Sound generated in the industrial environment is always a concern for manufacturing firms. Any time machinery is moved within a facility or new machinery is added, the contribution of the sound generated by that machine "adds" to the already existing overall "noise" level in the plant. It's important to be able to predict what the new noise level will be in order to know what measures might be necessary to take should the overall level exceed the prescribed thresholds - whether thay be company design guides or occupational exposure limits.

This afternoon, we will introduce a new, still under development, technical report by the ANSI B11 machine tool safety standards Accredited Standards Committee (ASC). ANSI B11-TR5 was commissioned in 2003 by the B11 ASC. It is currently titled, Sound Level Measurement Guidelines, A guide for measuring, evaluating and documenting sound levels emitted by machine, but because it is still being drafted, that title is subject to change. It will be a document written for the manufacturer and user of industrial equipment. This presentation will provide a summary of the information and recommendations for the instrumentation, testing and record keeping prescribed in this technical report.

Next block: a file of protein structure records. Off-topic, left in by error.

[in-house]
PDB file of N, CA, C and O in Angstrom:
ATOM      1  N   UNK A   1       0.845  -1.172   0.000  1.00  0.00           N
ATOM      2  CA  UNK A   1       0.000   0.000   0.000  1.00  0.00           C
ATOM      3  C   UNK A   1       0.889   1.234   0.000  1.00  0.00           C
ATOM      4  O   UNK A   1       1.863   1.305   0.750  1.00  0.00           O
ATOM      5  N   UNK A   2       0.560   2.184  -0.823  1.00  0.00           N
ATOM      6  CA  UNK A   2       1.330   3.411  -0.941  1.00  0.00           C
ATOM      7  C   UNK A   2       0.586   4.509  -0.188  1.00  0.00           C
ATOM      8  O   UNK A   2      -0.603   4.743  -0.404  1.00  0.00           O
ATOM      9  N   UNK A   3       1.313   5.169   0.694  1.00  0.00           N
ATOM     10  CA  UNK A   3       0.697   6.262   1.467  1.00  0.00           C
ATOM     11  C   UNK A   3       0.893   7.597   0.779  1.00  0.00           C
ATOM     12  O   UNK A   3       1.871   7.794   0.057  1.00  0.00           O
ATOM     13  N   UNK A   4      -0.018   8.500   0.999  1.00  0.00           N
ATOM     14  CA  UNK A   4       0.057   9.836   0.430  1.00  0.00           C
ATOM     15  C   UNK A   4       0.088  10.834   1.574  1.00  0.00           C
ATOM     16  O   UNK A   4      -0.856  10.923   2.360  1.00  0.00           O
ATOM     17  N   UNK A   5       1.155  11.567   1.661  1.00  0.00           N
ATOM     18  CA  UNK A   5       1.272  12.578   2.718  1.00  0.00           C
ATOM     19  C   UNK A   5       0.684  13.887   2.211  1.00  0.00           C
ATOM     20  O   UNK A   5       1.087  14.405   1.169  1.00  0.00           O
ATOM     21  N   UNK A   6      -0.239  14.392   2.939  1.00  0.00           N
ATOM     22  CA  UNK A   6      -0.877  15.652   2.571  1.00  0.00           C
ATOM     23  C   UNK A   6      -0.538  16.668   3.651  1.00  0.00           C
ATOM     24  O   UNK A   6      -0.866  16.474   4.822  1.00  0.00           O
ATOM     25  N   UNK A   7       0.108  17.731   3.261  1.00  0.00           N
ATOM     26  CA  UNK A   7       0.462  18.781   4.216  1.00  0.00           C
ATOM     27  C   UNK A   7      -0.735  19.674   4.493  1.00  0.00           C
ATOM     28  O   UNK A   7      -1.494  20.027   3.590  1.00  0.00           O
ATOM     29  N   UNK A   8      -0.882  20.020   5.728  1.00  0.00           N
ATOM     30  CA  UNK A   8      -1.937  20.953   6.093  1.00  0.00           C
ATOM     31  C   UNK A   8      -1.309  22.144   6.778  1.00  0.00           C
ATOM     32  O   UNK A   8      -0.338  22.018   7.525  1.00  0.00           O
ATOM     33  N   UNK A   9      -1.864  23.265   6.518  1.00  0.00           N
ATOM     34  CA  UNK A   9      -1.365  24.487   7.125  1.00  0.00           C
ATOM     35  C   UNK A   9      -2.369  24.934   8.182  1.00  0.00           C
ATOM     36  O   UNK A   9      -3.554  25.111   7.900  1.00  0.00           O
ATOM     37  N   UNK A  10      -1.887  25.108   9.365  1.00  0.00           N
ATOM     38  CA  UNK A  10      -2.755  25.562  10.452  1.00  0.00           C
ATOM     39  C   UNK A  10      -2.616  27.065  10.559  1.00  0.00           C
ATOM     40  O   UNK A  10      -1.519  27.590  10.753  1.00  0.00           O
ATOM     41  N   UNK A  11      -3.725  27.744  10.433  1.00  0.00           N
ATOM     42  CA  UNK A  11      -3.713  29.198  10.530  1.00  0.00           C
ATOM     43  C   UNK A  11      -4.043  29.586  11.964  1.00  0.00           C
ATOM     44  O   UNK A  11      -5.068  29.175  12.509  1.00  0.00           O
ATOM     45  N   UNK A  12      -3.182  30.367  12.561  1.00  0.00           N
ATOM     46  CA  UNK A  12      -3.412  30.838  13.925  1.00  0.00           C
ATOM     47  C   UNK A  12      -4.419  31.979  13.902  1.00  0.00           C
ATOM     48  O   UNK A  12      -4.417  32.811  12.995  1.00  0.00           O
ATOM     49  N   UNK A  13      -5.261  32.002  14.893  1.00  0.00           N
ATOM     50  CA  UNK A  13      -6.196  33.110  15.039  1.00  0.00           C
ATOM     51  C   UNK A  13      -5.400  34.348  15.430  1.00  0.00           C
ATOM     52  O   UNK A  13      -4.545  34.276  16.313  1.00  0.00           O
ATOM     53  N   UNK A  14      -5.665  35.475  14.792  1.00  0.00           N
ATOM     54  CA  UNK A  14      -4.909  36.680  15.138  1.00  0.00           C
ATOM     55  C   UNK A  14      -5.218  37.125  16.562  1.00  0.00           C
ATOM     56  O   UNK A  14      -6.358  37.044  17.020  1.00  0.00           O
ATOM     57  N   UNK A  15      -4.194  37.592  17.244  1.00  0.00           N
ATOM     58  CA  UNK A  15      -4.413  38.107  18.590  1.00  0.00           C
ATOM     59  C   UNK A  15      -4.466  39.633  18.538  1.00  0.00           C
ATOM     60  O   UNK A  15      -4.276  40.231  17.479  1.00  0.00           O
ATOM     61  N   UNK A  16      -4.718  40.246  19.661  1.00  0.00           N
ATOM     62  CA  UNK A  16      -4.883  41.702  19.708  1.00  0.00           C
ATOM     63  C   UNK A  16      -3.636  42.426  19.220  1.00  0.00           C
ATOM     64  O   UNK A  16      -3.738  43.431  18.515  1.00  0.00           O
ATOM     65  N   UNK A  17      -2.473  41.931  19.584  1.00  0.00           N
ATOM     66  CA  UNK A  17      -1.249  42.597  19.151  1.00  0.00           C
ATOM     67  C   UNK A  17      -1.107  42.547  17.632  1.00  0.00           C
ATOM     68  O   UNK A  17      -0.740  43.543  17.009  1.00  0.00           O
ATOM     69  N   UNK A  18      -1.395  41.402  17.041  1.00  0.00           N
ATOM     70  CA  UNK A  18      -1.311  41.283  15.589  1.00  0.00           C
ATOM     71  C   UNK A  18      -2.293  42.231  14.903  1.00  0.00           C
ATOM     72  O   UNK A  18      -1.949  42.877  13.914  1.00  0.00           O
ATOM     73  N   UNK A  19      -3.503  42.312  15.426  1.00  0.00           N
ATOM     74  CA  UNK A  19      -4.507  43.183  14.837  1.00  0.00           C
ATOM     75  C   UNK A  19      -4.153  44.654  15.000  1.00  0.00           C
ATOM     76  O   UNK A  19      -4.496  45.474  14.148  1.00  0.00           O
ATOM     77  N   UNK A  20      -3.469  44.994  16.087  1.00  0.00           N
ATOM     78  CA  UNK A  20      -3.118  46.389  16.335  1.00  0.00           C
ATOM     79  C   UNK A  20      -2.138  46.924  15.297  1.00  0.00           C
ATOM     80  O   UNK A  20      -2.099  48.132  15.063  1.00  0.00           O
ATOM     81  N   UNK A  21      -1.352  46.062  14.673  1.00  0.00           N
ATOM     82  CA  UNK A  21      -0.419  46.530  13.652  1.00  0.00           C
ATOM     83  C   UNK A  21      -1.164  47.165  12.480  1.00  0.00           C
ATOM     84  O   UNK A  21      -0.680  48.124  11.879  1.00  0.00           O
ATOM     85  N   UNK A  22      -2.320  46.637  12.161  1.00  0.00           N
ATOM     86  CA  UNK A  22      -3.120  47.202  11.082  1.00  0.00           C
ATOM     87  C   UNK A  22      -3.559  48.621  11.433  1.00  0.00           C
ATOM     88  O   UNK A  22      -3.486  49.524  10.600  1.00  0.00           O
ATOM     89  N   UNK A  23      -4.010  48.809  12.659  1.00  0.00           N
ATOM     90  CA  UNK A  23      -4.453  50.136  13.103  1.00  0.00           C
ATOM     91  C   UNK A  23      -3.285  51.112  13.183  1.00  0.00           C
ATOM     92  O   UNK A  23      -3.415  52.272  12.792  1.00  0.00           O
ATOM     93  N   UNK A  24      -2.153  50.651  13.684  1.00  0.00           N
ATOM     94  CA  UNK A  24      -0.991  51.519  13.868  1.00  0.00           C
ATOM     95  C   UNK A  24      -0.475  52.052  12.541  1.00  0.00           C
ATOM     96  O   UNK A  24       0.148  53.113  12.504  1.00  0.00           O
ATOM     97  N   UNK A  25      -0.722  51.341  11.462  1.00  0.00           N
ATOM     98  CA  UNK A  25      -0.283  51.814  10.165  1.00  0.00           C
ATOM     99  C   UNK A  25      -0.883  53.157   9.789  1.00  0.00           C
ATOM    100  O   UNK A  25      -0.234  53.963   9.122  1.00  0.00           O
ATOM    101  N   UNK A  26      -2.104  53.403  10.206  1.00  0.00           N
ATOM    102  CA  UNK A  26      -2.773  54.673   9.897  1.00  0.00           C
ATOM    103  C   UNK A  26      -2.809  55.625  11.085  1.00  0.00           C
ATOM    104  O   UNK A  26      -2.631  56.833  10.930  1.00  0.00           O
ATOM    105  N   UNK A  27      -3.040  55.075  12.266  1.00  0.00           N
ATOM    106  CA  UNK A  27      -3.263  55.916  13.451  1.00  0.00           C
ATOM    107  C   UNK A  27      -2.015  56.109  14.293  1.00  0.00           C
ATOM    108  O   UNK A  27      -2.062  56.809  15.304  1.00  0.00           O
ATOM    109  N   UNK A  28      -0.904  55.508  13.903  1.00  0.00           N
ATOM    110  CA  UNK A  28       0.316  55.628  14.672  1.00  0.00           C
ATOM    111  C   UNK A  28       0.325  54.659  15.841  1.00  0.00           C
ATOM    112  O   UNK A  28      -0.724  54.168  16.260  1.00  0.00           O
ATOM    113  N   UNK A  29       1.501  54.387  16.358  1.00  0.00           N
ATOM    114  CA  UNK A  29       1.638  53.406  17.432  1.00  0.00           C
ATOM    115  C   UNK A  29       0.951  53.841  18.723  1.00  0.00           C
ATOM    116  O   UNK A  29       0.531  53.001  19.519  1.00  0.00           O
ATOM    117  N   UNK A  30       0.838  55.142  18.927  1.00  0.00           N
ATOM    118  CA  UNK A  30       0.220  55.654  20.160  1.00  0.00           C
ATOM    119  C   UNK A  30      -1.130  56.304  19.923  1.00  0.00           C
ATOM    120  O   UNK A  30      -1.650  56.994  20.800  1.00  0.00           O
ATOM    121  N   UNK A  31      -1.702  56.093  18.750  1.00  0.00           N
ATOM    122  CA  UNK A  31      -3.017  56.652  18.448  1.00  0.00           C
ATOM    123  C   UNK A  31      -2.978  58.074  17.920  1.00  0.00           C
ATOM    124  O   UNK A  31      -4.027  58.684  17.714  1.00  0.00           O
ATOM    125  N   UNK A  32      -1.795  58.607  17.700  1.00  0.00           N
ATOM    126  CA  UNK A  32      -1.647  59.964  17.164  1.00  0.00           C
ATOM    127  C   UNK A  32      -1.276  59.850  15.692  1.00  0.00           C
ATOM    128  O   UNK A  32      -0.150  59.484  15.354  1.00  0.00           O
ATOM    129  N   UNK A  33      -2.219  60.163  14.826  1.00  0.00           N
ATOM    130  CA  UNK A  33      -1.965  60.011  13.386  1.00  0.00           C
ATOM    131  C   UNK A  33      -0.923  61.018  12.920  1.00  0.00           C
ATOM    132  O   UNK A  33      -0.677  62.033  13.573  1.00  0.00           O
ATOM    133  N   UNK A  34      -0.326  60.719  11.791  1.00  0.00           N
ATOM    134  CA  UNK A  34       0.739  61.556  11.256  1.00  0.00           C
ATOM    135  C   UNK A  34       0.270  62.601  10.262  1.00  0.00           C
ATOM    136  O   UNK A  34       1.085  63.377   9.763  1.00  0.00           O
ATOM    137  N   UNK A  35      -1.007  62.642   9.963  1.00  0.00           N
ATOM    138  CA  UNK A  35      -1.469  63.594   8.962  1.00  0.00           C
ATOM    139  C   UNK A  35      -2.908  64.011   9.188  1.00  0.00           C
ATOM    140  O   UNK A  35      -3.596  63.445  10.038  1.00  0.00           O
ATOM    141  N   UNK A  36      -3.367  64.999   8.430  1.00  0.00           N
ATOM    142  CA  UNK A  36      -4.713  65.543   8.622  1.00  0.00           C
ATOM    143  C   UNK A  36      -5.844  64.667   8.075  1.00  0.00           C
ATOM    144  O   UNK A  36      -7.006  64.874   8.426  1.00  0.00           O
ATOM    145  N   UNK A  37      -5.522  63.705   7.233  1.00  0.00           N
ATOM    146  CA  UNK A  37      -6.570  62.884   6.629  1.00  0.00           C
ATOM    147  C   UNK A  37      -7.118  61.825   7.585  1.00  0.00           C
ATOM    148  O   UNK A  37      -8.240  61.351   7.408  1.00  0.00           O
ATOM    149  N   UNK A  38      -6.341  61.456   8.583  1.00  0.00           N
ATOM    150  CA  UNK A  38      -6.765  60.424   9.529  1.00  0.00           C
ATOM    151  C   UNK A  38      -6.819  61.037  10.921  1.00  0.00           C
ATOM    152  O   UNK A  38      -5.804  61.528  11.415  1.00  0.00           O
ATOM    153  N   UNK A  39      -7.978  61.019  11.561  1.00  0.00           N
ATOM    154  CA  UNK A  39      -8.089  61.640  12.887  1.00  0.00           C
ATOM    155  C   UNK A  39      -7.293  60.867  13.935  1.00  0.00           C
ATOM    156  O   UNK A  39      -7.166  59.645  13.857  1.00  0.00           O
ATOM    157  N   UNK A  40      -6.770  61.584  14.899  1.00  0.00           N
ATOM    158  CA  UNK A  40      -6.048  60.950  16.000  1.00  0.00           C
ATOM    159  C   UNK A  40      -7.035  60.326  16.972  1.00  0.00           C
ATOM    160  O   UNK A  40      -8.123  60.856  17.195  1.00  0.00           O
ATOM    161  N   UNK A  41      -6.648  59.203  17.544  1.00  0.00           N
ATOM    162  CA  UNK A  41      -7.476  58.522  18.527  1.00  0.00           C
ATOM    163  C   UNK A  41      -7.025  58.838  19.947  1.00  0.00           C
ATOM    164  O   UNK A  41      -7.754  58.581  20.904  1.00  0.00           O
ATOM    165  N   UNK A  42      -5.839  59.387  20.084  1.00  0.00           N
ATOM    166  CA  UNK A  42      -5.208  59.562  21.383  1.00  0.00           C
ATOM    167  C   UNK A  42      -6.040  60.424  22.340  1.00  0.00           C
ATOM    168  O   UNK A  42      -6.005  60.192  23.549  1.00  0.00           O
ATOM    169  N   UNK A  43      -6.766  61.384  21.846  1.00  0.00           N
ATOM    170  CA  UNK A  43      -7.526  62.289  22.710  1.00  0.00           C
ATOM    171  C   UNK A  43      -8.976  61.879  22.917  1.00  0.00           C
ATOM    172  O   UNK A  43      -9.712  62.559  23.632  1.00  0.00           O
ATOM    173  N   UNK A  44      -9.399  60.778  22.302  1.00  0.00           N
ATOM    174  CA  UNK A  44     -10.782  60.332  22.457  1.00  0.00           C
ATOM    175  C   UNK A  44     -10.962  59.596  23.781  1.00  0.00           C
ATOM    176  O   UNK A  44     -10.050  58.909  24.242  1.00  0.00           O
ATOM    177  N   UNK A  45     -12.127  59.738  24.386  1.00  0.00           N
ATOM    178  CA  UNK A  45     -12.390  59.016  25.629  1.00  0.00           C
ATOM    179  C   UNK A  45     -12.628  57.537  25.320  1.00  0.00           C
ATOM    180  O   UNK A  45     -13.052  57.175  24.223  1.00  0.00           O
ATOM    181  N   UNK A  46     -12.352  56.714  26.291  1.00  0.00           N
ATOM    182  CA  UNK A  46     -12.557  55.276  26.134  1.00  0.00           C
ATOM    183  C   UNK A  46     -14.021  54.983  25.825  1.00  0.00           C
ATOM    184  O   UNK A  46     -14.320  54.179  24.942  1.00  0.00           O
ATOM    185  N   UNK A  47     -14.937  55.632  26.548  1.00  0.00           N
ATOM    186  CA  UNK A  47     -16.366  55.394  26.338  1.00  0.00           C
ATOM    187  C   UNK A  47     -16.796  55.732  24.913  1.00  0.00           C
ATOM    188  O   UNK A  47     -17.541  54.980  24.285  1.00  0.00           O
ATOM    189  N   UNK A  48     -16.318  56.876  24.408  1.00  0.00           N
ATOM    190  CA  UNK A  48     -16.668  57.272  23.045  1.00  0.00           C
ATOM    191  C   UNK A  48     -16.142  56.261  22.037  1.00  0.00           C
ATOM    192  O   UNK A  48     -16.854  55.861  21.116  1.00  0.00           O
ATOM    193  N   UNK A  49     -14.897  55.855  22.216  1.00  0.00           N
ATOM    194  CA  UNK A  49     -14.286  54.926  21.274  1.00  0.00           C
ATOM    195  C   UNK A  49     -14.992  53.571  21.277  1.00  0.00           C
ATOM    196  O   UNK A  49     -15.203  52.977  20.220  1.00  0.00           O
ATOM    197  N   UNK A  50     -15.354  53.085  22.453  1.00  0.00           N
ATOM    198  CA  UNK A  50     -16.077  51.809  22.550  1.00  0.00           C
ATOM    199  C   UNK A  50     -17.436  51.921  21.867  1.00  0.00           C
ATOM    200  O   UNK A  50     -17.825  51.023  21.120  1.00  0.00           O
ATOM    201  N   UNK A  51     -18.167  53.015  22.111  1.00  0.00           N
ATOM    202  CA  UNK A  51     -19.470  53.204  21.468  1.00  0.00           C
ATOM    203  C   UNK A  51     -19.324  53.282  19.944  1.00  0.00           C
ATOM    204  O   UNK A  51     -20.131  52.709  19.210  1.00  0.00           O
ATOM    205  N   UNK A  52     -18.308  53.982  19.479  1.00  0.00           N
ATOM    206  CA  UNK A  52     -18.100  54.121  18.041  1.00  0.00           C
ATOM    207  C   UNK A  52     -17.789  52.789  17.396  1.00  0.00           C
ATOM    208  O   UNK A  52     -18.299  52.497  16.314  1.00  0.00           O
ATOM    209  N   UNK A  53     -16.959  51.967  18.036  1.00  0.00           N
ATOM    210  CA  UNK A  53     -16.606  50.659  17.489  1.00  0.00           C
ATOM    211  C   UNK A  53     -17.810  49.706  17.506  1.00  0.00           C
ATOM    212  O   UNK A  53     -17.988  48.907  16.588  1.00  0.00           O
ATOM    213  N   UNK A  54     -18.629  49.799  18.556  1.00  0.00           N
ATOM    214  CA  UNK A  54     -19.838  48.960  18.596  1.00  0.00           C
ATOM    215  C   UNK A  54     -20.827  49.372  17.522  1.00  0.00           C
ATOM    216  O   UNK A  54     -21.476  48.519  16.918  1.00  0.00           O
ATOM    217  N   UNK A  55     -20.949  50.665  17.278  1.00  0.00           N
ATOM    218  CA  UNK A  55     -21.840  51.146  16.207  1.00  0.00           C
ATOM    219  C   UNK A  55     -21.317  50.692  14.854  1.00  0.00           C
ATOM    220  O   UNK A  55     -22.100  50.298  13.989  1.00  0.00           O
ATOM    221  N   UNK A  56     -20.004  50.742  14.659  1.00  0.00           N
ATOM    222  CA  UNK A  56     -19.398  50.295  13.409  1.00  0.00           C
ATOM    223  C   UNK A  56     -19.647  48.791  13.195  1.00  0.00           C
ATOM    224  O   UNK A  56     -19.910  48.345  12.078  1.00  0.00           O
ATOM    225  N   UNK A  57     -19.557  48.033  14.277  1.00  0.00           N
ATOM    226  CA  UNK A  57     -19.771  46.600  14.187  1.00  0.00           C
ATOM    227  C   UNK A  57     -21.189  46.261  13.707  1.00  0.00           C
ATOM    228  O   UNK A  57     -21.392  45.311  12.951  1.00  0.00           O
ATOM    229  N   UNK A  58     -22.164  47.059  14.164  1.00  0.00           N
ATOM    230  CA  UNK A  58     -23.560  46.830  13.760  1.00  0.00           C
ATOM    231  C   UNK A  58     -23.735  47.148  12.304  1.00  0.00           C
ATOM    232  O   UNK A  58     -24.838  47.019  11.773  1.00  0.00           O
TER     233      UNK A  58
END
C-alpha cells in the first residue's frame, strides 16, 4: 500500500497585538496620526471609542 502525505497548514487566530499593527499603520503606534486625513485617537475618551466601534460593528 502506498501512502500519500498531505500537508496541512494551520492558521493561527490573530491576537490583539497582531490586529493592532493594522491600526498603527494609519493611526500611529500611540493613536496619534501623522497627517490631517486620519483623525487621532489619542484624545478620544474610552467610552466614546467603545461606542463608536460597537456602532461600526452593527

About ANSI Technical Reports

This ANSI Technical Report on Sound Level Measurement Guidelines was developed to provide useful and practical guidance to the supplier and user of machines to accurately assess the sound level(s) generated by machines or machine production systems. Publication of ANSI Technical Reports is approved by the Accredited Standards Developer for a particular family of ANSI standards. In the case of TR5, the standard developer is AMT, The Association For Manufacturing Technology. The document becomes registered as a Technical Report by the American National Standards Institute. The document is not an American National Standard and the material contained in it is informative, not normative in nature.

Why a Technical Report on Noise

It had previously been established that excessive noise exposures can, in some cases, result in a loss of hearing. These findings resulted in the adoption of Federal regulations which specifically established occupational and environmental sound level exposure limits. Therefore, reducing the amount of sound generated by machine tools has become another important design parameter for the machine supplier. To achieve that objective, it became apparent that all of the materially affected and interested parties (machine builders, component manufacturers, end-users, consultants etc.) involved must communicate effectively, using the same terms and procedures.

To that end, the National Machine Tool Builders Association (now AMT, The Association For Manufacturing Technology) established a committee in 1969 representing the interested parties and assigned it the task of preparing an industry standard which would delineate suggested measuring techniques and procedures for the determination of sound emanating from machine tools.

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